He was sitting around the office one day and decided to give it a go. That earned him serious geek cred with his boss, Adrian Kennard, who runs Andrews and Arnold, an ISP in the U.K. As Kennard describes in his blog

It turns out he needed salty water to get anywhere. A 2m length…

And the result – it works!!! Not even that slow (3½Mb/s down) though slow uplink. Don’t dare touch the string though…

So, there you go, ADSL over 2m of literal “wet string”. Well done all for testing this. It shows the importance of handling faults that seem to just be “low speed”.

As a bonus, fit tin cans to both ends and you get voice as well as broadband on the same wet string!

According to the most recent California Public Utilities Commission data available, 709,000 Californians live in census blocks where the fastest download speed advertised (but not necessarily delivered) by AT&T and Frontier Communications ranges from 768 Kbps to 3 Mbps. Another 367,000 are in census blocks where Frontier and AT&T claimed federal broadband subsidies and offer no service, at any speed.

Although “it was a bit of fun”, the hack highlighted the capabilities of the core technology that delivers broadband over copper-based telco infrastructure. The CPUC should take note as it listens to Frontier and AT&T tell half-truths about wireline problems and magic radio solutions. The potential of rural copper-based networks is higher than AT&T’s and Frontier’s current service levels, and higher than their intended wireless replacements.

It’s even higher than wet string.

App challenge: what if you knew an earthquake will hit 5 seconds from now?


The biggest natural disaster threat to Californians comes from earthquakes, wild fires notwithstanding. One quake can take out more homes, businesses and infrastructure in a few seconds than all of this year’s fires combined. There’s no scientifically valid way of predicting earthquakes, so most people assume they strike without warning.

Not so. Earthquakes run for many seconds, even minutes. The first vibrations that ripple out are called P-waves, which seldom do damage but carry critical information about location and intensity several seconds ahead of the big shake. The U.S. Geological Survey and west coast research universities have a pilot program in place to monitor P-waves, and send out alerts. It’s in the early stages right now, and only a few agencies are connected. BART, for example, is using it to slow down trains before the main force of an earthquake hits.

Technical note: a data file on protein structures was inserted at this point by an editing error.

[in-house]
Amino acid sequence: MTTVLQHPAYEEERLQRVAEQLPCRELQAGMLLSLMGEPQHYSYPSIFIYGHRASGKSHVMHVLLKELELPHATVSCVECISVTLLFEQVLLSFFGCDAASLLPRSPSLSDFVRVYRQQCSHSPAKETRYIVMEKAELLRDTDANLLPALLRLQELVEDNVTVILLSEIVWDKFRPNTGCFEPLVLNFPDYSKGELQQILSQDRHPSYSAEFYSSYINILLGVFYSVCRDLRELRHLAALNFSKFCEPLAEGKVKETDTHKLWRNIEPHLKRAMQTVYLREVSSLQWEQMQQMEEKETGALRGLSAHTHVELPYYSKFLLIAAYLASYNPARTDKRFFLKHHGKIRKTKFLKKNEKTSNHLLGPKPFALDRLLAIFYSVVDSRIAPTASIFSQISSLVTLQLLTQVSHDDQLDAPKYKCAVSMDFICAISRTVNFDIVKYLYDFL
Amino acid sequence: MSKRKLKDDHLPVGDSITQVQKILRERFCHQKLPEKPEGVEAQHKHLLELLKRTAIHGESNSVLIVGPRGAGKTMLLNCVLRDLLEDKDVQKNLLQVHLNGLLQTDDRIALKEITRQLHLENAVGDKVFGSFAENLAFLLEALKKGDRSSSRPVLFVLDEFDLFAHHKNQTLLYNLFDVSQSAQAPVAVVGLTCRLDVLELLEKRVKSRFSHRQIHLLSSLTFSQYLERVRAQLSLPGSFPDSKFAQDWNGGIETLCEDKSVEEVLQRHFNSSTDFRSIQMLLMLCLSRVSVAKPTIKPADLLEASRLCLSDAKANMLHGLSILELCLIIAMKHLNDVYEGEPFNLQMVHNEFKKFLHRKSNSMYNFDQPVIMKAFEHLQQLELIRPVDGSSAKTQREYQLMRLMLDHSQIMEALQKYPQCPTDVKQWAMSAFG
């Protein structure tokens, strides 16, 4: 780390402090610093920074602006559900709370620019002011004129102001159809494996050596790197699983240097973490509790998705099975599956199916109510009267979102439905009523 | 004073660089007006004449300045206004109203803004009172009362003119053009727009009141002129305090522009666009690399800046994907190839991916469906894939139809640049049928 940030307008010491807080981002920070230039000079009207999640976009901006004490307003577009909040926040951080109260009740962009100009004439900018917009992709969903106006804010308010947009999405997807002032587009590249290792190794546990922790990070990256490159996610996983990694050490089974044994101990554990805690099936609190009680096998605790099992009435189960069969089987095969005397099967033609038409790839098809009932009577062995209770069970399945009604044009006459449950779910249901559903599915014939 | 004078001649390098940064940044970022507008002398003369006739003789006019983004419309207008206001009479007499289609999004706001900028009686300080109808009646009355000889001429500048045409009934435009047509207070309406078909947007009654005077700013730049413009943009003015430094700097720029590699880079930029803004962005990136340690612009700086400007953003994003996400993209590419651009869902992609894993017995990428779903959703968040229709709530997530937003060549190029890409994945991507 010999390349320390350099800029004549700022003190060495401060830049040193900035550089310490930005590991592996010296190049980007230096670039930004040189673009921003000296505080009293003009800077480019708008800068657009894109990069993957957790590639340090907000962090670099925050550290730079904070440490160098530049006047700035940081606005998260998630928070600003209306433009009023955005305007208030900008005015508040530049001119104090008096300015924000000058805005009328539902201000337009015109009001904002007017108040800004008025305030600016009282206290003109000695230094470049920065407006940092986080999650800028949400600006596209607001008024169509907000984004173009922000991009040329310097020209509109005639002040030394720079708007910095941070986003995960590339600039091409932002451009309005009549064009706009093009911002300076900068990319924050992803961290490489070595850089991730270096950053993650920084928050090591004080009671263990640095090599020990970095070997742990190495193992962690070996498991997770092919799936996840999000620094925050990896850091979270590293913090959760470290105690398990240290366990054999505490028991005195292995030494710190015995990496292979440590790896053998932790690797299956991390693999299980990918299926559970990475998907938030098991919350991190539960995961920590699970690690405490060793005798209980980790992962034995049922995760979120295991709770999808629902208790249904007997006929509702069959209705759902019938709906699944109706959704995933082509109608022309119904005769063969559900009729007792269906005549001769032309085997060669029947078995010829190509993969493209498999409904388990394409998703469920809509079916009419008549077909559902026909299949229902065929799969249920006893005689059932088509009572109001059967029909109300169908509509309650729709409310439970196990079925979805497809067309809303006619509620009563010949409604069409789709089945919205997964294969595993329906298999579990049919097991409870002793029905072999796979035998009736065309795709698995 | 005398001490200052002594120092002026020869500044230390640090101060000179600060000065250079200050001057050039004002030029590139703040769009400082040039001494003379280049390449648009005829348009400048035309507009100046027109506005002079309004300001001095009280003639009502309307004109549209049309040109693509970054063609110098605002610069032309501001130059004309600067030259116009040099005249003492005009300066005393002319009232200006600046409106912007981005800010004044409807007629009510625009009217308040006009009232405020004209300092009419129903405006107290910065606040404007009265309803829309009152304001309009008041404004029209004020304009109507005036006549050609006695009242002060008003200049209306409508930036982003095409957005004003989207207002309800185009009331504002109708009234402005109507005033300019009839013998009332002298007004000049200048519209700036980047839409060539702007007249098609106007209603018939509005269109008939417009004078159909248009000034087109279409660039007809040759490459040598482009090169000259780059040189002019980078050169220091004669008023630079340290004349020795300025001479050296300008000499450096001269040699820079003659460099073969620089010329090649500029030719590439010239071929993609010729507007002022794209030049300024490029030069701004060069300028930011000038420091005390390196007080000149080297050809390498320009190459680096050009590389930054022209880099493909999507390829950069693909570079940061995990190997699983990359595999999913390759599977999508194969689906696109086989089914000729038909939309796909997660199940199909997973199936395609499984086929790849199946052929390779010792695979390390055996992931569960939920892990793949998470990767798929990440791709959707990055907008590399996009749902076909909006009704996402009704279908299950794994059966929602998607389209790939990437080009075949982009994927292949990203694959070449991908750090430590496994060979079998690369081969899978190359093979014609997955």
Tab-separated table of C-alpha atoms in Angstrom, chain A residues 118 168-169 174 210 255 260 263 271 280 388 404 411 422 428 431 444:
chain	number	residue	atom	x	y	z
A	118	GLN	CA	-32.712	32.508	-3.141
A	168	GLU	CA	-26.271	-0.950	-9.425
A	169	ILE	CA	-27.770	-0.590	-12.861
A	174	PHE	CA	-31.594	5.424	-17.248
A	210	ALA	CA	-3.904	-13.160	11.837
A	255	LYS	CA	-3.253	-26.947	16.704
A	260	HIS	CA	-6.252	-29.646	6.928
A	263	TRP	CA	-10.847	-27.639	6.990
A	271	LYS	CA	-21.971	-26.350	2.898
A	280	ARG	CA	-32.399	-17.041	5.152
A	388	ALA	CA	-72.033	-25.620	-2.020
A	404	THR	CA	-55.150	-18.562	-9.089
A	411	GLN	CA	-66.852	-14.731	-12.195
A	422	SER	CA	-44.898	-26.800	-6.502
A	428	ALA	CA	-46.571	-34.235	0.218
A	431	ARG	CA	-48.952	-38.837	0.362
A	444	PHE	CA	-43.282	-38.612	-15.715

The next step is to figure out how to push that information out to the public in time for it to be useful. The City of Los Angeles has a request for proposals out, looking for a developer who can develop a mobile app that’ll deliver meaningful and useful information to the public within ten seconds of the first alert from the USGS system. The first step will be to develop an app that can beta tested by city employees. It’s intended to be an open source project. The code has to be published on GitHub and published on an open source platform.

The technical work is the easy part. The harder question is, what will people do with the information? USGS says that “the warning time would range from a few seconds to a few tens of seconds”. If ten seconds or more are eaten up processing and delivering the alert, and a few more seconds are needed for people to pick up and read their phones, there’s not much time to react and take useful action. Solving that problem will be the truly difficult, and interesting, challenge.

City of Los Angeles Informal Procurement: Los Angeles Earthquake Early Warning Mobile Application

Arizona innovates self driving cars while California pioneers regulation


California is on the receiving end of another slagging for its top heavy approach to regulating the development and deployment of self-driving cars. Ian Adams works for the R Street Institute, a Washington, D.C. consulting group – AKA think tank – that finds its home on the dark public policy corner where industry, academia and government intersect. Writing in The Hill, he points to the departure of the Waymo – formerly Google – autonomous vehicle venture for free range Arizona…

The reasoning behind Waymo’s deployment decision was simple: California opted for an overly prescriptive approach to regulating technological innovation. The state’s regulatory process simply too slow for it to capitalize on its seemingly insurmountable natural advantages…

Meanwhile, down in Arizona, Gov. Doug Ducey’s aggressively pro-growth administration issued an executive order to encourage self-driving vehicles, with only the barest necessary constraints on how they may be deployed. Since then, predictably, developers have flocked to the state.

He has a point. California took an early lead in opening the door to development of self-driving technology, but instead of offering a gateway to the open road, the door led to a bureaucratic maze. When the California department of motor vehicles slapped down Uber, the governor of Arizona scored quick and easy points by welcoming them, and any of the other 20 companies operating under the DMV’s supervision, to his state.

It worked.

The DMV’s response was to double down and publish new draft rules last month that close the loophole Uber thought it saw, generally tighten up language defining self-driving cars and adding new red tape to the testing process.

Autonomous vehicles are a step into the unknown for everyone, industry, consumers and government officials alike. The word for that is pioneering; a word we expect to find in the same sentence as California and high tech. But expectation is not entitlement. Unless the DMV rethinks its role, it’s a word we won’t be hearing as often.